Hong Kong Customs recently conducted a territory-wide operation to combat the sale of suspected counterfeit smartphones and accessories as well as the suspected engagement of unfair trade practices in selling smartphones.
During the operation staged April 21, 14 locations including 12 shops and two storage places were raided. Seized were 100 smartphones with suspected false trademarks or false trade descriptions applied as well as about 3,400 suspected counterfeit smartphone accessories, the seizure having a total estimated market value of about HKD1.5 million (US$191,115). Eighteen men and a woman were also arrested.
Customs said it earlier received information alleging that some phone repair shops sold suspected counterfeit smartphone accessories, and that some shops engaged in unfair trade practices by selling old smartphones as brand-new products, or selling parallel-imported smartphones as authorized products.
During the operation, Customs also cracked down on a syndicate involved in the export, supply, and distribution of suspected counterfeit smartphones and accessories. A total of 64 suspected counterfeit smartphones and 330 suspected counterfeit smartphone accessories were seized at the storage places in Sham Shui Po and Tsing Yi. A 32-year-old male leader and a 34-year-old female member of the syndicate were arrested.
Investigation is ongoing and more people may be arrested, the agency said.
The head of Intellectual Property Investigation Bureau, Catherine Yip, said the successful detection of the case was attributed to the reporting by members of the public and the full assistance from trademark owners.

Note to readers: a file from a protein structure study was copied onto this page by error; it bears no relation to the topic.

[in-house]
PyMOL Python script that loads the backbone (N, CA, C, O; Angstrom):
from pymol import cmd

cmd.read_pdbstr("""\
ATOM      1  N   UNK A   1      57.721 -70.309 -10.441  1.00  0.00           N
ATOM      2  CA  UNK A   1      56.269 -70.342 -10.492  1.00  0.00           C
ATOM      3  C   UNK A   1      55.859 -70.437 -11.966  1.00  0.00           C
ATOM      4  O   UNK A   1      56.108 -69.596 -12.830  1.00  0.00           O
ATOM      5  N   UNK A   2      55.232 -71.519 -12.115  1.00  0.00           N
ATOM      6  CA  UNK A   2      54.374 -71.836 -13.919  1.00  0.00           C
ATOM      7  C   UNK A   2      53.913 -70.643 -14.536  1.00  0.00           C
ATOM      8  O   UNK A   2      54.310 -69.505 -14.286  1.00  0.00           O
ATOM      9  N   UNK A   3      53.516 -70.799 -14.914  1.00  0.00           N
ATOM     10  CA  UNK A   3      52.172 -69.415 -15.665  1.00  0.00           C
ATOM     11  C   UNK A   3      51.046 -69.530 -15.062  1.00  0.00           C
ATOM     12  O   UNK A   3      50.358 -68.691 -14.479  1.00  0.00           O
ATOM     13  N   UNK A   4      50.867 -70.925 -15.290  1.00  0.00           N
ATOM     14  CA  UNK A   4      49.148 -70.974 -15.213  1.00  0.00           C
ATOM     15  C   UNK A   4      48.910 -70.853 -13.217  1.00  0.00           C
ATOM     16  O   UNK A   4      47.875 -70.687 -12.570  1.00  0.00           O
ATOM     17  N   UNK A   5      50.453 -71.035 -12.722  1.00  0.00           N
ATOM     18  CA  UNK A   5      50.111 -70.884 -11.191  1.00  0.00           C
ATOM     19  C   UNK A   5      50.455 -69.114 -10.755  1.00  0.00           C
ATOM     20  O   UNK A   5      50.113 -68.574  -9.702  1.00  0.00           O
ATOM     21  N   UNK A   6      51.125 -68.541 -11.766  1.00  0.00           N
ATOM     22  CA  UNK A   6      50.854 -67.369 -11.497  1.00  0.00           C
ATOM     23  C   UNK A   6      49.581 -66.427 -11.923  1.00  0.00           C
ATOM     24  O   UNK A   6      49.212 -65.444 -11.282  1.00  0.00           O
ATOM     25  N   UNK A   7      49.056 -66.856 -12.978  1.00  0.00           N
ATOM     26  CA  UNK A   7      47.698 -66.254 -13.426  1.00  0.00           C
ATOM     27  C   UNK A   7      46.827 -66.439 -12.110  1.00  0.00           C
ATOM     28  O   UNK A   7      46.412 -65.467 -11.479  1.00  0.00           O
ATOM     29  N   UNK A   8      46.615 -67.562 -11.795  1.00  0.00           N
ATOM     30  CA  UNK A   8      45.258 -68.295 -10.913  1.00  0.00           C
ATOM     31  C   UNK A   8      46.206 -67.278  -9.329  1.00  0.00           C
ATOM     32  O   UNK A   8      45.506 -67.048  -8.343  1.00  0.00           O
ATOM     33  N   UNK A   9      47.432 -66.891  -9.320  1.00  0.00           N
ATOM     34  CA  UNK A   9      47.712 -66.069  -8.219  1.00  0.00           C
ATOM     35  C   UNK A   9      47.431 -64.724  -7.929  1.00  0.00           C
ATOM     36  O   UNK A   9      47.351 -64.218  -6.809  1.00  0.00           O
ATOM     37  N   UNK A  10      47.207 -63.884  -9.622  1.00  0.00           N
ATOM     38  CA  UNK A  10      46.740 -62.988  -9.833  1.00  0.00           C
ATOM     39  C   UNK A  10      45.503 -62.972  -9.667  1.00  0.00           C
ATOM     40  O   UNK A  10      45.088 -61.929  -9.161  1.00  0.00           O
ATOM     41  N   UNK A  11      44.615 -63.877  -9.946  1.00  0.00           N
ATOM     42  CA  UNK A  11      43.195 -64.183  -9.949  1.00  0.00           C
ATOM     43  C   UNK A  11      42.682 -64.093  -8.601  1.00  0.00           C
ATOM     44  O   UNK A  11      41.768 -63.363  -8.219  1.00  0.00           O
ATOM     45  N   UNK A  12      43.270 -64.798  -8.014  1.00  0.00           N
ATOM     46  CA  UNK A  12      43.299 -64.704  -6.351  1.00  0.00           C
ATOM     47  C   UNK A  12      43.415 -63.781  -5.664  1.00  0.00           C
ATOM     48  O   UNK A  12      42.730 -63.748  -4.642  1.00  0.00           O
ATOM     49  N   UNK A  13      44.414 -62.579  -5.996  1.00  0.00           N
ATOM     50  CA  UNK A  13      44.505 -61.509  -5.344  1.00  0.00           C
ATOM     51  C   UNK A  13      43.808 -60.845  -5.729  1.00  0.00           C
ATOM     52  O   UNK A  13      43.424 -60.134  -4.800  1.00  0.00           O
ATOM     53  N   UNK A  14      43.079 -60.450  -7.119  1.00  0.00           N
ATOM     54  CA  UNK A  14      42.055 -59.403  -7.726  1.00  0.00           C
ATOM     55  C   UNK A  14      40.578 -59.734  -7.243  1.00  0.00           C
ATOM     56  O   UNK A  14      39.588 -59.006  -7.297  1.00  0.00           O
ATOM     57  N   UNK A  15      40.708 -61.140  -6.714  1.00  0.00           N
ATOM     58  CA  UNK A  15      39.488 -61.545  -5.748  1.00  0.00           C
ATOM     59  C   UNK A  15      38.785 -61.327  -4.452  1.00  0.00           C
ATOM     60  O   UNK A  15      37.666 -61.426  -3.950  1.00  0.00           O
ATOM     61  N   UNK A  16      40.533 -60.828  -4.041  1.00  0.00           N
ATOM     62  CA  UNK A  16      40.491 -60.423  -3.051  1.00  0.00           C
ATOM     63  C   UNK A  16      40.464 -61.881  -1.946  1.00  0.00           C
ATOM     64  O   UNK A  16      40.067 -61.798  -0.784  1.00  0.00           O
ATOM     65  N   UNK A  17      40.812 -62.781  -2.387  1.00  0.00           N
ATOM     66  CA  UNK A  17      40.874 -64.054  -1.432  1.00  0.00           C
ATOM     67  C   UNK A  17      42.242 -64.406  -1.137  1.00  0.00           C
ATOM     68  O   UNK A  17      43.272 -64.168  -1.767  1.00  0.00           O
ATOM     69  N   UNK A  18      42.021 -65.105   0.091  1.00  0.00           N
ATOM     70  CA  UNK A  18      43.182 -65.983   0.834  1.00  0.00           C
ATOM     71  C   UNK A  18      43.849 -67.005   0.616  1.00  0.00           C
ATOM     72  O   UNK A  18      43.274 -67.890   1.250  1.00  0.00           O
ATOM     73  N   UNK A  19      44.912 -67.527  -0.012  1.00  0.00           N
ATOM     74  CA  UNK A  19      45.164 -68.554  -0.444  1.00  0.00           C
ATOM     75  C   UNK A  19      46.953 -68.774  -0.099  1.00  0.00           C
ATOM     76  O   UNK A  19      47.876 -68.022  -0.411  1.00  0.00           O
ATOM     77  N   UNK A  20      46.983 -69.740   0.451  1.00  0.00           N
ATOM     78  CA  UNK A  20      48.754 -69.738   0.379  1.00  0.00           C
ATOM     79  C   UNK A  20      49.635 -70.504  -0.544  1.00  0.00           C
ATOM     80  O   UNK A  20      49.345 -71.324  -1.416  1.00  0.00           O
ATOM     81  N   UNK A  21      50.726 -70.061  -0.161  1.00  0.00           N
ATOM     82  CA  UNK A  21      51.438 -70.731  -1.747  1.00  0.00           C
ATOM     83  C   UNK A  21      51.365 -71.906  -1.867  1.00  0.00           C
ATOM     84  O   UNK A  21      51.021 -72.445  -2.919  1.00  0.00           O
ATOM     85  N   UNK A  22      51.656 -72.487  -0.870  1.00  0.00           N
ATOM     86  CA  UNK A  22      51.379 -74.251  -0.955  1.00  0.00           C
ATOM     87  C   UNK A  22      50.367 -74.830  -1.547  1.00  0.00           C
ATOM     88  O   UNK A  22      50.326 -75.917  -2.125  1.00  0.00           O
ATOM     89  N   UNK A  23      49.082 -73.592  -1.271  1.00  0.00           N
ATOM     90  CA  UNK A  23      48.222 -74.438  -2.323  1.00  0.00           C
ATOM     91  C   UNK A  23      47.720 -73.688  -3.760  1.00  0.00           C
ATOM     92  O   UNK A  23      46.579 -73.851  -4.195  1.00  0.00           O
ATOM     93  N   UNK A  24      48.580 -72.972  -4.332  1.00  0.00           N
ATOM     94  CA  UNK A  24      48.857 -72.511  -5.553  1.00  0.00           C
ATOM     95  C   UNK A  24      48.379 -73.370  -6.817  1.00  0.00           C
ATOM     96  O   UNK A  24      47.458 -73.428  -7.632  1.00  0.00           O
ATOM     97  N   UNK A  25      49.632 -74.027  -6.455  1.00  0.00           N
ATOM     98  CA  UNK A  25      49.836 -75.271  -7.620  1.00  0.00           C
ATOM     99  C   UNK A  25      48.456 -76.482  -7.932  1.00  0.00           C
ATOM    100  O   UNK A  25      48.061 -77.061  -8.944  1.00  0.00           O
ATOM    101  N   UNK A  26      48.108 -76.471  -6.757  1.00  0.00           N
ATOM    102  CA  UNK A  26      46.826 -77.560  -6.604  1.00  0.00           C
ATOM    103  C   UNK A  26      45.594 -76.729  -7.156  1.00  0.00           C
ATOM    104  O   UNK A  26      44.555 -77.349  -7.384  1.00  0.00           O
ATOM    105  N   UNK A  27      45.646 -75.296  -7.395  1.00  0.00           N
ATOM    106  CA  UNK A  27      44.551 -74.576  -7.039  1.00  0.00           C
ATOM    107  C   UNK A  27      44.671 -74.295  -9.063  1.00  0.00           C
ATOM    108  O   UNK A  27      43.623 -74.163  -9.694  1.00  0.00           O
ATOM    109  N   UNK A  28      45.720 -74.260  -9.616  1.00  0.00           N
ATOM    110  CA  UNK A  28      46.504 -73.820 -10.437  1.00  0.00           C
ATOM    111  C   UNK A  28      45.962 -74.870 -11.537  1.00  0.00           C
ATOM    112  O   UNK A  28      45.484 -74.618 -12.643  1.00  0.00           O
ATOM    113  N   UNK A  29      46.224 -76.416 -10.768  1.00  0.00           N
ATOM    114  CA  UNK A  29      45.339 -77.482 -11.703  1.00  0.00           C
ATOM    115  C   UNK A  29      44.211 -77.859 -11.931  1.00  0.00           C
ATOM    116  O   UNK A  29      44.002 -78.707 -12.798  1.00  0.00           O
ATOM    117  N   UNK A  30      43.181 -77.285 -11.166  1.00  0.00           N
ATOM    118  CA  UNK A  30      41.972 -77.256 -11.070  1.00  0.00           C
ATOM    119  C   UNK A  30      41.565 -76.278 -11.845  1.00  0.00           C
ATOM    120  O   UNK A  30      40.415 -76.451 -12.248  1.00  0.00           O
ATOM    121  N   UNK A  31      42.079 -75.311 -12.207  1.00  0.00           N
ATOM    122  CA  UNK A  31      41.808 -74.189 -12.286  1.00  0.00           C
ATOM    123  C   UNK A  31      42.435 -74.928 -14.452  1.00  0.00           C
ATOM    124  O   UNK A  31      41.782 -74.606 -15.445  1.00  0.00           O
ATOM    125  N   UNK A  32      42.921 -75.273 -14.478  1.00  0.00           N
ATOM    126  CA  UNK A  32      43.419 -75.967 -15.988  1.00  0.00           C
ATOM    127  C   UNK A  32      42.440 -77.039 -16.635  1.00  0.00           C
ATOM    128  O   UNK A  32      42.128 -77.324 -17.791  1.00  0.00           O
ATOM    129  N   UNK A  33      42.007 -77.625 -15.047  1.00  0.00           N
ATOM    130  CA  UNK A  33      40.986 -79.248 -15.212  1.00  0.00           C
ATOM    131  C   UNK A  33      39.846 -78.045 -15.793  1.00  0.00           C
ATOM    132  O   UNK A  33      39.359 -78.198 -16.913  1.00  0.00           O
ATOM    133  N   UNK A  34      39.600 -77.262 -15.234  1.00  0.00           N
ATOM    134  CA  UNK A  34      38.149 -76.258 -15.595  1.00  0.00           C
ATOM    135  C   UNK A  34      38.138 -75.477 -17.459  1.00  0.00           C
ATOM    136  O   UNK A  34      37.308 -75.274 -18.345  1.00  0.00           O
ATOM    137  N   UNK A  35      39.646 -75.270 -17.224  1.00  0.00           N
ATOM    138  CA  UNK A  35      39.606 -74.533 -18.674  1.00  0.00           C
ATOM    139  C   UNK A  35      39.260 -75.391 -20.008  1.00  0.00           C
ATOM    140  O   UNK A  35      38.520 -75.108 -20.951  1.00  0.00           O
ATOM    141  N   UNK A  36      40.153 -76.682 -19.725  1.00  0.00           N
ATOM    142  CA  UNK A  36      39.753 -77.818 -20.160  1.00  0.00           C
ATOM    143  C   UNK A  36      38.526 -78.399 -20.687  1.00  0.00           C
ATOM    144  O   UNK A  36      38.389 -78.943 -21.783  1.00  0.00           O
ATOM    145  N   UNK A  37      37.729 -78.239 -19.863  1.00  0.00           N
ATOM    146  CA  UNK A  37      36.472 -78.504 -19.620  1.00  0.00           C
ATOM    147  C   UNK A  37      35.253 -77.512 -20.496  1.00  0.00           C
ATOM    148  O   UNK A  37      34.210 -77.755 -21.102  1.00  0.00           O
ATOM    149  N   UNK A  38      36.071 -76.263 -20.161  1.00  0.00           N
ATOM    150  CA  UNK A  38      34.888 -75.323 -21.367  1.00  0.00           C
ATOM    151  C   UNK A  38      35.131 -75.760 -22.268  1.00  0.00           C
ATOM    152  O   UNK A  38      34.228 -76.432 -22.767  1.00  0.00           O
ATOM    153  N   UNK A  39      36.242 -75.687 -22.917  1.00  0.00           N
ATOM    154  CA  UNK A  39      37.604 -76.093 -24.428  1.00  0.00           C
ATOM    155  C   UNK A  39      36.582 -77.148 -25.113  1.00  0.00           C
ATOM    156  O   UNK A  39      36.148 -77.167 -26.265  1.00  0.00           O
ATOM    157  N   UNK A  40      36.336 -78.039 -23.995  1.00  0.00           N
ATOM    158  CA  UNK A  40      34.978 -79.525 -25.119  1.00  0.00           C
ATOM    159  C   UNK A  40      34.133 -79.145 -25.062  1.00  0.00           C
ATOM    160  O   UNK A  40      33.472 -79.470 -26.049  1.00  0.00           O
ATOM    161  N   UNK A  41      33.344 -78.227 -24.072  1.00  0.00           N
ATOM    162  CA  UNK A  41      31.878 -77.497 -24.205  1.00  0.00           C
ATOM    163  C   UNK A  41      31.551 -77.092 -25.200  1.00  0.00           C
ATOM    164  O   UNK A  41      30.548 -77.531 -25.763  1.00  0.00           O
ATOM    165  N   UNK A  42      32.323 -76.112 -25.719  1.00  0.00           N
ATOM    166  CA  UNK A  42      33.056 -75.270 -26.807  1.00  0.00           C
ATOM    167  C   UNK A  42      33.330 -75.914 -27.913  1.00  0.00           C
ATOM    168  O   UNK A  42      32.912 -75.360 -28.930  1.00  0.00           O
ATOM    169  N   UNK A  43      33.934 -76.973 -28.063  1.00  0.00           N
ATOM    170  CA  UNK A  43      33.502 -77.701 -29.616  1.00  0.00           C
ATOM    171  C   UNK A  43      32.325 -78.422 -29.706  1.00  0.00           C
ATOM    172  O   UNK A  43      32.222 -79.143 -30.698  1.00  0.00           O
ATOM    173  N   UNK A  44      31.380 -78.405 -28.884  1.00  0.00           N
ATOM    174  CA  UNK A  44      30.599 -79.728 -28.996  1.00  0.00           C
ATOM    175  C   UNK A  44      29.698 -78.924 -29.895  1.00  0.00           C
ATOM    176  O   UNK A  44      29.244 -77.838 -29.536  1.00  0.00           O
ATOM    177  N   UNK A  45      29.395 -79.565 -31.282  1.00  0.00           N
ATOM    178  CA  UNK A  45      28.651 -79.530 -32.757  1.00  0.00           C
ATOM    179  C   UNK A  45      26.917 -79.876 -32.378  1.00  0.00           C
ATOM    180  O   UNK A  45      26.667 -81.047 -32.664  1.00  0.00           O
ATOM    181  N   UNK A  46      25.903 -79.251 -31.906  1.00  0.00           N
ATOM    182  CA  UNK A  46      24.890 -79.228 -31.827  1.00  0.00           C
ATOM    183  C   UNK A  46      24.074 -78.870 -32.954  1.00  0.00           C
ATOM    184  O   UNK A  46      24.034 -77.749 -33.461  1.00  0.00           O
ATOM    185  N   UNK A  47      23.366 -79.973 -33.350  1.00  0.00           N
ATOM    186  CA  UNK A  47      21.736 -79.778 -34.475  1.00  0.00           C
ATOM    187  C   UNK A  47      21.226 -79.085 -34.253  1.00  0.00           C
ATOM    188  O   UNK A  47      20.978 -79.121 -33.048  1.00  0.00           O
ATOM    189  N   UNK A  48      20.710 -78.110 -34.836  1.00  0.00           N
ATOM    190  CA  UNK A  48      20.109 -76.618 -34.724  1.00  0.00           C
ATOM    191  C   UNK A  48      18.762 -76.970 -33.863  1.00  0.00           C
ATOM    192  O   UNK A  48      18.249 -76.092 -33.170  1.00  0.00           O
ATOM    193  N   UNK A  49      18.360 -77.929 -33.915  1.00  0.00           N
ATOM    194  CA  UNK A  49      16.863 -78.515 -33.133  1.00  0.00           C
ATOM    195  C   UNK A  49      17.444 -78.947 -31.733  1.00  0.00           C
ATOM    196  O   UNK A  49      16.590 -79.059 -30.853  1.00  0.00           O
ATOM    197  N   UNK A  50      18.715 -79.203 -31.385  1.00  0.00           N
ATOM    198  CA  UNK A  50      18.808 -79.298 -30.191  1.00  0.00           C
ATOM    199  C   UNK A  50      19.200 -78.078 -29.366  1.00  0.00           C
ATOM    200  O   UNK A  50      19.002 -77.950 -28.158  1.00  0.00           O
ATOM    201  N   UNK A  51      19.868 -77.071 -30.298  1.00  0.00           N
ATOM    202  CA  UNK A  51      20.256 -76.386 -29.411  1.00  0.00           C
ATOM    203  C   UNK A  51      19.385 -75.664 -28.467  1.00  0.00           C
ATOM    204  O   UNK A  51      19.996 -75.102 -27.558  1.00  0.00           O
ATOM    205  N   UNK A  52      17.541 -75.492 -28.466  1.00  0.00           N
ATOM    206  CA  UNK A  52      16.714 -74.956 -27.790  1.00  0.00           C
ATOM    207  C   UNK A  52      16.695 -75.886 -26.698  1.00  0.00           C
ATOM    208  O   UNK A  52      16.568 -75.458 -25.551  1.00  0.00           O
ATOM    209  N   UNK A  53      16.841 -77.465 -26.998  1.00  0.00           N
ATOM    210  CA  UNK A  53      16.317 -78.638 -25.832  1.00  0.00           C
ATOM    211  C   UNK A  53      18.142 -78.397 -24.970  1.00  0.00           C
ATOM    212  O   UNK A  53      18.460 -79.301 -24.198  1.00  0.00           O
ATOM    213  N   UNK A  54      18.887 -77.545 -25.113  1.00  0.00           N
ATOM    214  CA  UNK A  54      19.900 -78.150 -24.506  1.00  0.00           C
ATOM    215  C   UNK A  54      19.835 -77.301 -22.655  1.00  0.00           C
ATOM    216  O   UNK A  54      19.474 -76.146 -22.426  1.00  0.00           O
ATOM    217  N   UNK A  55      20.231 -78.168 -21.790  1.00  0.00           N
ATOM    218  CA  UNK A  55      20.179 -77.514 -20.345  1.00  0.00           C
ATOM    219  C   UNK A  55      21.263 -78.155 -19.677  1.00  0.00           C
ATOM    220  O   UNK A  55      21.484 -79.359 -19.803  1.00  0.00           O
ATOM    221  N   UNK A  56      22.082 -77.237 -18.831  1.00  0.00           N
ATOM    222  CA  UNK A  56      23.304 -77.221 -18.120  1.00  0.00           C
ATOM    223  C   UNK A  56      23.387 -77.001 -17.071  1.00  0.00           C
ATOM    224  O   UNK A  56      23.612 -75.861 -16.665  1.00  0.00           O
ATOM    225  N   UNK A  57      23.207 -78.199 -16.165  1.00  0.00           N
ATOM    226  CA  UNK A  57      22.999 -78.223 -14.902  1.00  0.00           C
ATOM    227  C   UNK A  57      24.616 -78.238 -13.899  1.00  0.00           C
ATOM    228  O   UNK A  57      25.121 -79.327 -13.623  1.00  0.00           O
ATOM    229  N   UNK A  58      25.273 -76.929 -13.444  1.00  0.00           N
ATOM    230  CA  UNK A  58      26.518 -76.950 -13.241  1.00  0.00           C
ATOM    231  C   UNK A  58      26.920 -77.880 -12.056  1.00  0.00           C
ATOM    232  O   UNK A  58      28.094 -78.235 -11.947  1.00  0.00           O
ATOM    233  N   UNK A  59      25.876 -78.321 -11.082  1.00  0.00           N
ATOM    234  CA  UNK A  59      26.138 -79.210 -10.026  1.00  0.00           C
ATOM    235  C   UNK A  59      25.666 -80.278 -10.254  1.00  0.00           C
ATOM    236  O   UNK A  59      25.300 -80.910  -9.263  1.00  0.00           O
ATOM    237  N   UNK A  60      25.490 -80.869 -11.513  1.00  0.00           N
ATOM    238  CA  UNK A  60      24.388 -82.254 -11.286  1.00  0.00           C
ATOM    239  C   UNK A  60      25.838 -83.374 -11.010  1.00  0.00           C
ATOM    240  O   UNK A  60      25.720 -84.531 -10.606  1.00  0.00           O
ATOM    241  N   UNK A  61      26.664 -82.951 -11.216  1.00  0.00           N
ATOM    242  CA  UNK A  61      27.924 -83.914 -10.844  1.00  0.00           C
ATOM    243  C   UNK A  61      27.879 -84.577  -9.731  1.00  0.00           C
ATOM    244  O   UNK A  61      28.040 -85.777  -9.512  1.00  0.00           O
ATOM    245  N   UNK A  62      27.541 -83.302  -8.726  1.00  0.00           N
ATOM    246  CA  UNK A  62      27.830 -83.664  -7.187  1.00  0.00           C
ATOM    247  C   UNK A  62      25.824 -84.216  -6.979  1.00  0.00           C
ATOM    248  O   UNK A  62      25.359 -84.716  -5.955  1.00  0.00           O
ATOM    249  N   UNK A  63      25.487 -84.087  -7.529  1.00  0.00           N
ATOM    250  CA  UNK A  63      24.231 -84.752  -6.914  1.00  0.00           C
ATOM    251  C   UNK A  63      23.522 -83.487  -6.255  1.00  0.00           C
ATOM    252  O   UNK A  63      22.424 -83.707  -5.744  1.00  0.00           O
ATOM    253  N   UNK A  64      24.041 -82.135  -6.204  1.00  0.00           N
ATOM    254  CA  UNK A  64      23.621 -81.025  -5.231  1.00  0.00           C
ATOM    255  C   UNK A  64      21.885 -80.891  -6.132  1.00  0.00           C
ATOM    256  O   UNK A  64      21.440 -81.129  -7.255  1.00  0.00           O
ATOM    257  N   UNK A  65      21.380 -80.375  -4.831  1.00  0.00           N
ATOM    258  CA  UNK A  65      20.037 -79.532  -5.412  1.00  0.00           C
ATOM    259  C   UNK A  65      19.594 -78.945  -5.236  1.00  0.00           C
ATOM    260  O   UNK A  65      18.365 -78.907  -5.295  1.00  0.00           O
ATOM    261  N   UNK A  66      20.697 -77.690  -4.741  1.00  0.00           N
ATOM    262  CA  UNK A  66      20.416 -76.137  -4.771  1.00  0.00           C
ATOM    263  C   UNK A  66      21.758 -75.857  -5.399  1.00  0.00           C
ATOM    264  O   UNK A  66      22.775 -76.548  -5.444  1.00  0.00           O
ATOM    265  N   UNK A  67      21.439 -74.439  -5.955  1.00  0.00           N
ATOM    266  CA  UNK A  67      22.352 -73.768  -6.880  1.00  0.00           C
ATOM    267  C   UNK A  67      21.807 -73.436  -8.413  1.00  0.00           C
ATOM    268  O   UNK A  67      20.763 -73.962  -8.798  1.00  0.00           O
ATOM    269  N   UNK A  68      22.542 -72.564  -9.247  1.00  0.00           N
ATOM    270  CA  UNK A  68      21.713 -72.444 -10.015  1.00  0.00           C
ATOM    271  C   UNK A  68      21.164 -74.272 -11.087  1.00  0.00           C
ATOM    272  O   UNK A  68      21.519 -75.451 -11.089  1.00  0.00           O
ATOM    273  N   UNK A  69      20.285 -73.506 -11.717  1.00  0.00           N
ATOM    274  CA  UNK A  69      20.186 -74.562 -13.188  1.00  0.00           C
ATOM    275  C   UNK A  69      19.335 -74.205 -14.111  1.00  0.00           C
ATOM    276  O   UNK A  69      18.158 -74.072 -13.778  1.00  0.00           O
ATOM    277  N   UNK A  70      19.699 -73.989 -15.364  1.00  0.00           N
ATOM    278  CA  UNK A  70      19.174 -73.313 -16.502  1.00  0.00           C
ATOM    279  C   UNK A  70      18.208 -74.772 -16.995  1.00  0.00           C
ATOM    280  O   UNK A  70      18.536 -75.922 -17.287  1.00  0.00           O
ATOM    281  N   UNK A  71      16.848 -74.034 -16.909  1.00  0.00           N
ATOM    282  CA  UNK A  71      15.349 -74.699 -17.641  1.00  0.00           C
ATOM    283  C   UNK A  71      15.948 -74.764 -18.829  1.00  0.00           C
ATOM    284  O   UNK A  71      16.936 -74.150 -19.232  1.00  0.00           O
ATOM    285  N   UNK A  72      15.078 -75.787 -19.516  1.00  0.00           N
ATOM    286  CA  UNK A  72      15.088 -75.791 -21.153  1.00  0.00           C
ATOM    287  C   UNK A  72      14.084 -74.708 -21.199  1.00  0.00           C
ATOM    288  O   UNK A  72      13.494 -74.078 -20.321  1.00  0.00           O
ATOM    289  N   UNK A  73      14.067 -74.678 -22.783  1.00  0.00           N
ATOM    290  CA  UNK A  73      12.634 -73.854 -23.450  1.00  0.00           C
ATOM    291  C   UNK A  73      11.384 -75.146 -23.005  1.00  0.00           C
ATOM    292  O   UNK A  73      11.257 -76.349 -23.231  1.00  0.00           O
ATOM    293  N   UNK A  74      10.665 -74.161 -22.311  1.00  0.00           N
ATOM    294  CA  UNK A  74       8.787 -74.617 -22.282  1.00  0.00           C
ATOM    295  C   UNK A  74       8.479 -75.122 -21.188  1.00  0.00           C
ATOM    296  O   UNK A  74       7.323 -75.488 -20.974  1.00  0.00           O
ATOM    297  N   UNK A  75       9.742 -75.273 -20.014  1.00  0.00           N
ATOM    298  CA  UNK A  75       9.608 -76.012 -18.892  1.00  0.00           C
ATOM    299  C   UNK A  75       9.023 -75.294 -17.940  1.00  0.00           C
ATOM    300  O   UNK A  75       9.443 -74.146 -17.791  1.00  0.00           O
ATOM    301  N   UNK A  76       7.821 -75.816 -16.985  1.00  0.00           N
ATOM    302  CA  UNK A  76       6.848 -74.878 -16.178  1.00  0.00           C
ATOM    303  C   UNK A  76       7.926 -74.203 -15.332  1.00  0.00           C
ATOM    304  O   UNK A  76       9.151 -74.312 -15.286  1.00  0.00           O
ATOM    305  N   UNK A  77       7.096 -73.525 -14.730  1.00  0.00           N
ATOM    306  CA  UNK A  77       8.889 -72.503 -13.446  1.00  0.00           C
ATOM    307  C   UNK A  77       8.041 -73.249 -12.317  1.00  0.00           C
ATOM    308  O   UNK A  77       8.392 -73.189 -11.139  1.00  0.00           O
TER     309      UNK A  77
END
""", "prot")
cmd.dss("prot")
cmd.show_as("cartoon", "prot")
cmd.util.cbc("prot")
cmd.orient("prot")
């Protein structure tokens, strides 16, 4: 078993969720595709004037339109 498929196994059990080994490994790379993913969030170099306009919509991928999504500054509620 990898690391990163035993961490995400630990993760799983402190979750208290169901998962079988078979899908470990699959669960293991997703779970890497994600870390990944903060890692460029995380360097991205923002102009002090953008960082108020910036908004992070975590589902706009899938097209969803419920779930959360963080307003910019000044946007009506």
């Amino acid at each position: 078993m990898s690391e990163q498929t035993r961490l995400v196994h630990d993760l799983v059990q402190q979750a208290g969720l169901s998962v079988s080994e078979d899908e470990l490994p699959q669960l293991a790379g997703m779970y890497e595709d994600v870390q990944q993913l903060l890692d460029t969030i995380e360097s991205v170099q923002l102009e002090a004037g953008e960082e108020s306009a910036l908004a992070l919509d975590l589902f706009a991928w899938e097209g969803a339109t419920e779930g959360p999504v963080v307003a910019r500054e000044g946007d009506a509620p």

“Customs will continue with stringent enforcement and spare no effort in combating activities in connection with the sale of counterfeit goods and unfair trade practices,” Yip said.
In order to further facilitate reporting of crime information by members of the public, Customs said it would put in place a dedicated crime-reporting email account and provide a more comprehensive and convenient reporting means on April 23.
The head of Intelligence Bureau, Kitty Poon, said the number of reports Customs has received from the public has risen by 21%, from 31,994 in 2015 to 38,819 in 2017. Of all the reports received, the proportion received through email has increased from 30% in 2015 to almost 40% in 2017.
“The newly introduced email account is manned by dedicated Customs officers and prompt follow-up actions will be taken upon the receipt of information via the channel, providing members of the public a more convenient reporting means,” she said.
She added that in order to make it more convenient for informants to make reports through electronic means, an edit function will also be added simultaneously to the crime report to facilitate informants’ putting in of information directly into the form.
Photo courtesy of Hong Kong Customs